When it comes to funding private pre-kindergarten

City is being a schoolyard bully

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The city’s Pre-K For All program has received plenty of praise from early childhood education experts. But its rapid expansion and underfunding of community-based preschools have several businesses teetering on financial collapse.

Business at Riverdale Nursery School and Family Center on Waldo Avenue used to be good, according to its director, Susan Smelin. The non-profit private preschool had plenty of clients willing to pay outright for their children to attend.

Universal pre-kindergarten administered by the city’s education department debuted in 2014, but few of Riverdale Nursery’s families were interested. As a result, Smelin didn’t add the publicly funded program.

But things changed. All children, no matter their income, are eligible for Pre-K For All and 3-K For All — a free early education program for 3-year-olds. It became an unbeatable deal for parents. Families can choose city-run pre-k programs, or from participating charter, private or parochial preschools.

“People aren’t going to pay $15,000 for a 4-year-old class if they can get it for free,” Smelin said.

Parents began choosing universal pre-k, leading to lower enrollment at Smelin’s facility. She decided to apply for a contract to get the program in her preschool, but it was denied. She was told there just wasn’t the demand in her area, even though parents brought the idea to her.

Finally, with a little help by then state Sen. Jeffrey Klein, Smelin got her pre-K slots approved last year. But then again this year, she was denied until Councilman Andrew Cohen intervened.

Though she won the contract, Smelin still had to negotiate hard with the city for fair pay for her teachers. All universal pre-k teachers — whether employed by the city schools or through charter, private or parochial schools — must have the same training and certification. But community-based preschool teachers, Smelin said, receive a much lower pay and fewer benefits through the Pre-K For All program.

A third of her students are part of Pre-K For All. And while there are a number of parents interested in sending their kids to Riverdale Nursery next year, Smelin says her contract is only for 22 seats. If the city doesn’t approve additional spots next year — and fewer families pay out of pocket — the financial loss may be too much for Riverdale Nursery to keep its doors from being locked permanently.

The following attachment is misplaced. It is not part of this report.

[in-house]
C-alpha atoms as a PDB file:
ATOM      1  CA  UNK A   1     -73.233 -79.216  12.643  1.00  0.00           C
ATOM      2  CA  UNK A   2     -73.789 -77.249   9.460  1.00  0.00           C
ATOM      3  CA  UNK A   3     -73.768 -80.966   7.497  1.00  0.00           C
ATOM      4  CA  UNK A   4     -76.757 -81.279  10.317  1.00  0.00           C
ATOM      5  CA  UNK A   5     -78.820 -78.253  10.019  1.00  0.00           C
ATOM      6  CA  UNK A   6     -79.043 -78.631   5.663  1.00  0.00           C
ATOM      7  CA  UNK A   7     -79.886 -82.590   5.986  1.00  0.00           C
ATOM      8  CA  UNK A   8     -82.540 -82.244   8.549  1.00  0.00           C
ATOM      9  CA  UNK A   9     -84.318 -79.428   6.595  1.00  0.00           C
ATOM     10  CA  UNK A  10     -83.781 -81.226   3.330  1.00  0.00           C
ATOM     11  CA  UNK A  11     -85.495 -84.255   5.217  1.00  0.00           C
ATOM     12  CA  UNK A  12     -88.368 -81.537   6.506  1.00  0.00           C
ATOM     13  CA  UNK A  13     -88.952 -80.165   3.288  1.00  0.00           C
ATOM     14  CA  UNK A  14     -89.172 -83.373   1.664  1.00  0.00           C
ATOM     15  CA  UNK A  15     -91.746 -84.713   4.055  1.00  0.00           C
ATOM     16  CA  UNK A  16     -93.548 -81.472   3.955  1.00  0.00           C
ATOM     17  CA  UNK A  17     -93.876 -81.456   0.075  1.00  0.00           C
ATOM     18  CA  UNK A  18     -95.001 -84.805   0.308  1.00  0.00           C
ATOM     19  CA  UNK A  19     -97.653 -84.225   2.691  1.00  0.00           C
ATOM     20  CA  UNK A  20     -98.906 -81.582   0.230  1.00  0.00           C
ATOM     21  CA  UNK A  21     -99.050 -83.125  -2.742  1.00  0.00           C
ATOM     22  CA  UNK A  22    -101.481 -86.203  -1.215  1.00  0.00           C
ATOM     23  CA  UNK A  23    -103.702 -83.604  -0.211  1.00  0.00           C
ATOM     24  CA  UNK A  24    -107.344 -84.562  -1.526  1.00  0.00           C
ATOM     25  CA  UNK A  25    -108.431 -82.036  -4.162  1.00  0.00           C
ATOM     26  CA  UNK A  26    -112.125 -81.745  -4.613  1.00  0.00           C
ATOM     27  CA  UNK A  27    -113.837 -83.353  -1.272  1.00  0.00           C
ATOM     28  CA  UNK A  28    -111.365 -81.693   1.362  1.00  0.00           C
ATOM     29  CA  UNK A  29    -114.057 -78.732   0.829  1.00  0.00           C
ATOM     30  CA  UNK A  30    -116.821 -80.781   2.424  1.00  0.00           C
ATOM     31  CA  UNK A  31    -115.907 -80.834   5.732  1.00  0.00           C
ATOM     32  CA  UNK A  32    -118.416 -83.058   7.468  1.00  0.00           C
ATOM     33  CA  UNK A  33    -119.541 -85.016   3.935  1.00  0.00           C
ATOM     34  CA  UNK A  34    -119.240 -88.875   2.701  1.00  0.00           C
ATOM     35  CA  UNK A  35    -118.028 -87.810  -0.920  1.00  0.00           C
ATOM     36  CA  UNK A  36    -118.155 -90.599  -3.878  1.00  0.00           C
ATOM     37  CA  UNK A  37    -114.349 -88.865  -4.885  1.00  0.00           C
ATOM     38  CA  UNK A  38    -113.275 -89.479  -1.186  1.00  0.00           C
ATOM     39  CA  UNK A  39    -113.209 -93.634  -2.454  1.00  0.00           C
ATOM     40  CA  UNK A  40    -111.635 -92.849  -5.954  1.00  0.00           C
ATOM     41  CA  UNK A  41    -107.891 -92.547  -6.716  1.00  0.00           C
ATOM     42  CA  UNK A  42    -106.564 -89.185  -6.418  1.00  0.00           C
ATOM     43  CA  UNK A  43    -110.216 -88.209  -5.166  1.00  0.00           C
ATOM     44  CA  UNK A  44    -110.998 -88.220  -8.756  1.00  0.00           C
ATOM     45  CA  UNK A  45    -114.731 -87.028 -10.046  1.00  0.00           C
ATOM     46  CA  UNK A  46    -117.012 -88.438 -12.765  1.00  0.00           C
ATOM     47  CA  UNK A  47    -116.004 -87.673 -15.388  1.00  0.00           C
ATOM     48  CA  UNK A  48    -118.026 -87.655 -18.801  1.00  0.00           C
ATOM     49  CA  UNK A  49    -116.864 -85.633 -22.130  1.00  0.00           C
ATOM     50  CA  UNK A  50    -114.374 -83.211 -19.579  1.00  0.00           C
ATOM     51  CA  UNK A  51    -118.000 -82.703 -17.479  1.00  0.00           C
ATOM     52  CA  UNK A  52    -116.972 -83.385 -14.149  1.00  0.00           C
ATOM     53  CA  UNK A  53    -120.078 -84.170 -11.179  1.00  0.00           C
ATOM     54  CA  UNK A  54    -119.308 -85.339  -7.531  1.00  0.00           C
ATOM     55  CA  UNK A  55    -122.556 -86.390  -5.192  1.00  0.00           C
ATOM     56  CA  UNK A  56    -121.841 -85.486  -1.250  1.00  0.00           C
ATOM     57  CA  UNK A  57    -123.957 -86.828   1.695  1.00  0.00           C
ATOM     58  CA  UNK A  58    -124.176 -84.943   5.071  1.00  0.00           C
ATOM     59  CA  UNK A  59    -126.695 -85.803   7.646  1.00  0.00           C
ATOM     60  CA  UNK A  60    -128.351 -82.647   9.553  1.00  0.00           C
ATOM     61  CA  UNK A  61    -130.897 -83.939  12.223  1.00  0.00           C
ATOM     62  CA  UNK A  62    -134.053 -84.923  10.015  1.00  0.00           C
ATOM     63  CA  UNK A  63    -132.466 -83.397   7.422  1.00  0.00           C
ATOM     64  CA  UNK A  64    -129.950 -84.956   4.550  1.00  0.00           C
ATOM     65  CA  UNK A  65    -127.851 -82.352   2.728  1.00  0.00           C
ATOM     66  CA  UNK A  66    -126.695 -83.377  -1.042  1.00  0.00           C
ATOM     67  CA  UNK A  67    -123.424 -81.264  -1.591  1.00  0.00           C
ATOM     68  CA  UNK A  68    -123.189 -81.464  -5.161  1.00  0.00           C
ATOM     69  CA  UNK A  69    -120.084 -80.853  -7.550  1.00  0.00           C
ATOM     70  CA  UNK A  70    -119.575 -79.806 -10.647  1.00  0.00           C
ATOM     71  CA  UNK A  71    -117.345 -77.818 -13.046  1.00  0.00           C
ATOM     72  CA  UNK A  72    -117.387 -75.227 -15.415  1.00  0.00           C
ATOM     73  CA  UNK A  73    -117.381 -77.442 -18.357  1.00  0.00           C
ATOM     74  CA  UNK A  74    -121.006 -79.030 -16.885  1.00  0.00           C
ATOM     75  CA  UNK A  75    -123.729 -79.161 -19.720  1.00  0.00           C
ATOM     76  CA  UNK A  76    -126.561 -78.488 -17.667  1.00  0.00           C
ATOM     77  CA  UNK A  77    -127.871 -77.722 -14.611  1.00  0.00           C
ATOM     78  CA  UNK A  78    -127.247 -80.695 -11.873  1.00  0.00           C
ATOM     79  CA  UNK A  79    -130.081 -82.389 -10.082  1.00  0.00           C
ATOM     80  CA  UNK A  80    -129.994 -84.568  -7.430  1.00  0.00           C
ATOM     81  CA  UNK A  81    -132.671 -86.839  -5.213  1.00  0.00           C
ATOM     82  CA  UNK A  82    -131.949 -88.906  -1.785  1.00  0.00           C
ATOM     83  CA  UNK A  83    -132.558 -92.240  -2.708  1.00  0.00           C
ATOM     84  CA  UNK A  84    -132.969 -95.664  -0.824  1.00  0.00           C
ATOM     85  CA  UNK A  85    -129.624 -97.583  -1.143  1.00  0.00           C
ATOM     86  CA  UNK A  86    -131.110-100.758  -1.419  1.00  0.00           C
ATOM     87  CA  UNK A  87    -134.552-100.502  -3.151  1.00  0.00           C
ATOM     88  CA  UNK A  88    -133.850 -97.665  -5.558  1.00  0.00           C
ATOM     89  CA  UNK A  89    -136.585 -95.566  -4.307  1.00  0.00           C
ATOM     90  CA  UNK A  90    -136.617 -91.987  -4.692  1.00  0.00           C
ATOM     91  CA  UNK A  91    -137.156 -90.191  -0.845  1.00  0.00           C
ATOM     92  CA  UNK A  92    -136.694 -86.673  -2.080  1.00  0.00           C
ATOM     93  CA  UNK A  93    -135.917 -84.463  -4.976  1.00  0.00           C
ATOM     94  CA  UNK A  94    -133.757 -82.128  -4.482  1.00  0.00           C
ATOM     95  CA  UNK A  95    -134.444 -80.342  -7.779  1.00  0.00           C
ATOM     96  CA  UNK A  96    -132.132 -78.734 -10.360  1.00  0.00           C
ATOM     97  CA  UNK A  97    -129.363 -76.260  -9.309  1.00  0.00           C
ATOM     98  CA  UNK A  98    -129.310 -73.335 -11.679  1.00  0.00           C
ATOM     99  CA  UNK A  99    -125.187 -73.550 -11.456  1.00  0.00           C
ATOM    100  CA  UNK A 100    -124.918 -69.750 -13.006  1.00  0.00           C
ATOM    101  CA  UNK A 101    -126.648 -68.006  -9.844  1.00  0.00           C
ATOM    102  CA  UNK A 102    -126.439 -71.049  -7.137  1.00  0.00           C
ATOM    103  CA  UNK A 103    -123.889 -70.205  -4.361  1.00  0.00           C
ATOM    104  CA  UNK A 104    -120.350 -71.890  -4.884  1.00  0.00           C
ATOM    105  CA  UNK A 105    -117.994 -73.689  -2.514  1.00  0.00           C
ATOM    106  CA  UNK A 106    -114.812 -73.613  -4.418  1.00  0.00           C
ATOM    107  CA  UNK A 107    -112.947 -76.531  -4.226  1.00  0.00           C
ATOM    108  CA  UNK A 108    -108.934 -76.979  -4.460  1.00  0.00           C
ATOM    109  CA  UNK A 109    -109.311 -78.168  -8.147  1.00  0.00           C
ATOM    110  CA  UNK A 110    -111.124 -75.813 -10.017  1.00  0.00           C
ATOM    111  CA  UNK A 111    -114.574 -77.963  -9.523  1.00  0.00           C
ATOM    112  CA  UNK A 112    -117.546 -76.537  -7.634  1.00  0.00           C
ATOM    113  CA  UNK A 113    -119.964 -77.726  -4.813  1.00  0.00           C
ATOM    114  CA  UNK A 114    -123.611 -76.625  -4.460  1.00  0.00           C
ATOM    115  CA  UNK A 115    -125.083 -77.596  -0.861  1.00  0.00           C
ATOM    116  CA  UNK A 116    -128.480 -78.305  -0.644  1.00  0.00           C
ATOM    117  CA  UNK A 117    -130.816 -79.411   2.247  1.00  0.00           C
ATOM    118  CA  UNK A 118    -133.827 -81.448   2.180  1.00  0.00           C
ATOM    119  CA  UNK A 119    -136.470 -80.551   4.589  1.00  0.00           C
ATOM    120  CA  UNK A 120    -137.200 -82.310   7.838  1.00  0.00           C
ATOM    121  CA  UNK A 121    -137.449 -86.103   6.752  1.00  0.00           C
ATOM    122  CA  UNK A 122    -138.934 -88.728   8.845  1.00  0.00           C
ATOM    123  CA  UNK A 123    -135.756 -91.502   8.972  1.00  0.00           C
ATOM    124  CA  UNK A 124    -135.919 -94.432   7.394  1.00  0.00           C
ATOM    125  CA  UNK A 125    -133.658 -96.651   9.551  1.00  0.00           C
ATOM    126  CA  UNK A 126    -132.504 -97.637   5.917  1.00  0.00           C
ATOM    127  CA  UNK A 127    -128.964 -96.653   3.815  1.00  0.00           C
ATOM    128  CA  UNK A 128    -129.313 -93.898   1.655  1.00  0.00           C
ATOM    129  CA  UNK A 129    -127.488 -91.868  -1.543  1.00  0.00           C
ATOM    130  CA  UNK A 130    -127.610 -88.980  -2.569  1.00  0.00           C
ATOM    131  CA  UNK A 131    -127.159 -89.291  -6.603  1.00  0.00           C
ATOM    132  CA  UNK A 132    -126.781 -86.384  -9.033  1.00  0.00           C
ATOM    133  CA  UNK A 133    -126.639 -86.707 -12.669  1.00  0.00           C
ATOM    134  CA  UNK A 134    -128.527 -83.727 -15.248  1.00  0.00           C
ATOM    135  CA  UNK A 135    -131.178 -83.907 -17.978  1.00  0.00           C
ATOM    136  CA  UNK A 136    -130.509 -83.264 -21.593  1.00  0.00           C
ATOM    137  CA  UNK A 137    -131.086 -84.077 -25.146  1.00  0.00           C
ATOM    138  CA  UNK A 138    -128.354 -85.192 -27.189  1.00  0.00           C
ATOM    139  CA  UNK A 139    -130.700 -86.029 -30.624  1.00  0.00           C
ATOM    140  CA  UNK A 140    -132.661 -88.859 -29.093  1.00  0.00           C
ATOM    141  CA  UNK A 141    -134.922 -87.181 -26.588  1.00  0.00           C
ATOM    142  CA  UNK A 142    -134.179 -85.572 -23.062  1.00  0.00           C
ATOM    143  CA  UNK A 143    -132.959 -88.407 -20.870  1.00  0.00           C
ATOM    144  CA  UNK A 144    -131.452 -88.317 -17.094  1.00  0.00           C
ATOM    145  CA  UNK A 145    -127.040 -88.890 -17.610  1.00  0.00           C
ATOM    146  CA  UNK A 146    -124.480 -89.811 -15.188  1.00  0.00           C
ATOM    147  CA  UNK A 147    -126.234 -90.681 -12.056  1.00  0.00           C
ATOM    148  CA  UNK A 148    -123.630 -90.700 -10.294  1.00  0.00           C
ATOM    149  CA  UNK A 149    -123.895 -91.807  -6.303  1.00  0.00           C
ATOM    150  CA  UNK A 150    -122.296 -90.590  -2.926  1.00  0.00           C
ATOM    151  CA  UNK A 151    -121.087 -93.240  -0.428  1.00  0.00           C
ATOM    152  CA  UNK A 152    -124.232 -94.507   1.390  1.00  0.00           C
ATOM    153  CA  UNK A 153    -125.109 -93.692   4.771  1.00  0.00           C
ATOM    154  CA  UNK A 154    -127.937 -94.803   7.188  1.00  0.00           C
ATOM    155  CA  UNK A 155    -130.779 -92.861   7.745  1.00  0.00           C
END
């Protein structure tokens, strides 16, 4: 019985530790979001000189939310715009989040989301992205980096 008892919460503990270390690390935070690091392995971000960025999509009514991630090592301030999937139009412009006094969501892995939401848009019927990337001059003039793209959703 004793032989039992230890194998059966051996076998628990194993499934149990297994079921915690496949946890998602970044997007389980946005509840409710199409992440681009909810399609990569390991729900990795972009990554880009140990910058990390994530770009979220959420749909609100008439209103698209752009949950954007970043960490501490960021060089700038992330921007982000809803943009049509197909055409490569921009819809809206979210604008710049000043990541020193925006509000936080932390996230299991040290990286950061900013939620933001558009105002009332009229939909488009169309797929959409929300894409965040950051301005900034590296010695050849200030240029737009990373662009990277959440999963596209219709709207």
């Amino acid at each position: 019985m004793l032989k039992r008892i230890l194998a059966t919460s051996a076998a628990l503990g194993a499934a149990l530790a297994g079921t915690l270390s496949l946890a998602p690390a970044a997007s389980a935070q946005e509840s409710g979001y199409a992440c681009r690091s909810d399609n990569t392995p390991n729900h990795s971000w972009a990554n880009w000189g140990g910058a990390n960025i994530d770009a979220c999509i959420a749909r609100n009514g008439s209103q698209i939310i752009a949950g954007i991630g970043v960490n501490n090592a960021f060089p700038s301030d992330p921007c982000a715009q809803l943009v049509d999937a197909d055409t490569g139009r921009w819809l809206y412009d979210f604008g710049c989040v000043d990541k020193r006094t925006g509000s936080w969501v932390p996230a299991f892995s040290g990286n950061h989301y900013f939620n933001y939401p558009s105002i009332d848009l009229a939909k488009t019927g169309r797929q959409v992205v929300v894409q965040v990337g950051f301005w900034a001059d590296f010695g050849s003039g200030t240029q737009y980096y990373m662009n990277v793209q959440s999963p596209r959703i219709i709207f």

“We actually had to decide this year whether we would remain open, and we decided to try for another year,” Smelin said. “But that’s going to be a year-by-year decision.”

Yet, Smelin isn’t ready to give up. She and more than 50 other community-based preschool directors have sent letters to Mayor Bill de Blasio and school chancellor Richard Carranza, urging them to stop building so many city-run preschool centers and to treat their businesses fairly.

Alice Mulligan, spokeswoman for the group and director of Our Savior’s Lutheran Preschool in Brooklyn, said when universal pre-k began, the city recruited community-based preschools to expand so the city could accommodate the 70,000 children brought into the program the first year.

“There was a whole different feeling,” Mulligan said. “It felt like a partnership.”

But in recent years, the city has gone “hog wild,” snapping up storefronts to convert into high-capacity preschools, many of which are near existing community-based centers. Directors feel the city also has placed too many students into public schools that already are overcrowded.

A group of directors met with deputy chancellor Josh Wallack and his staff about their concerns last November, Mulligan said. Wallack admitted the city had too many freestanding pre-k centers, but said the city had no plans to change tactics or close centers.

Approximately 60 percent of pre-K and 3-k students are enrolled in community-based preschools, said Isabelle Boundy, the education department’s assistant press secretary.

When a family applies for pre-k, they provide the city with a ranked list of where they would like to be placed. They can choose up to 12 schools in any combination of eligible public, charter, private or parochial schools.

“More than half of the families choose a (community-based preschool) as a top choice,” Boundy said. “The majority of families get their top-ranked school.”

The education department works with these preschools to maximize enrollment. School officials decide how many pre-k seats to add to a community, she added, by analyzing the most recent information like the number of applications, registrations, enrollment information and seat supply in the program.

The city plans to begin soliciting proposals from child care facilities interested in contracting with the city for a Birth-to-Five program beginning next year.

Birth-to-Five is a free early education program for children of low-income families, preparing children to enter kindergarten.

While the education department works with community-based preschools to maximize enrollment, the system can be improved, Boundy said. Next year, preschools will submit a proposal for an overall contract value. This method is expected to guarantee community-based preschools receive fair funding that doesn’t depend solely on enrollment.

This new funding method will offer “an opportunity to make adjustments to the number of seats in each community, based on where we see demand,” Boundy said.

Mulligan hopes that enough activism will prompt change saving struggling preschools across the city like Riverdale Nursery School.

“All we can do is speak up,” she said, “and hope something good happens.”

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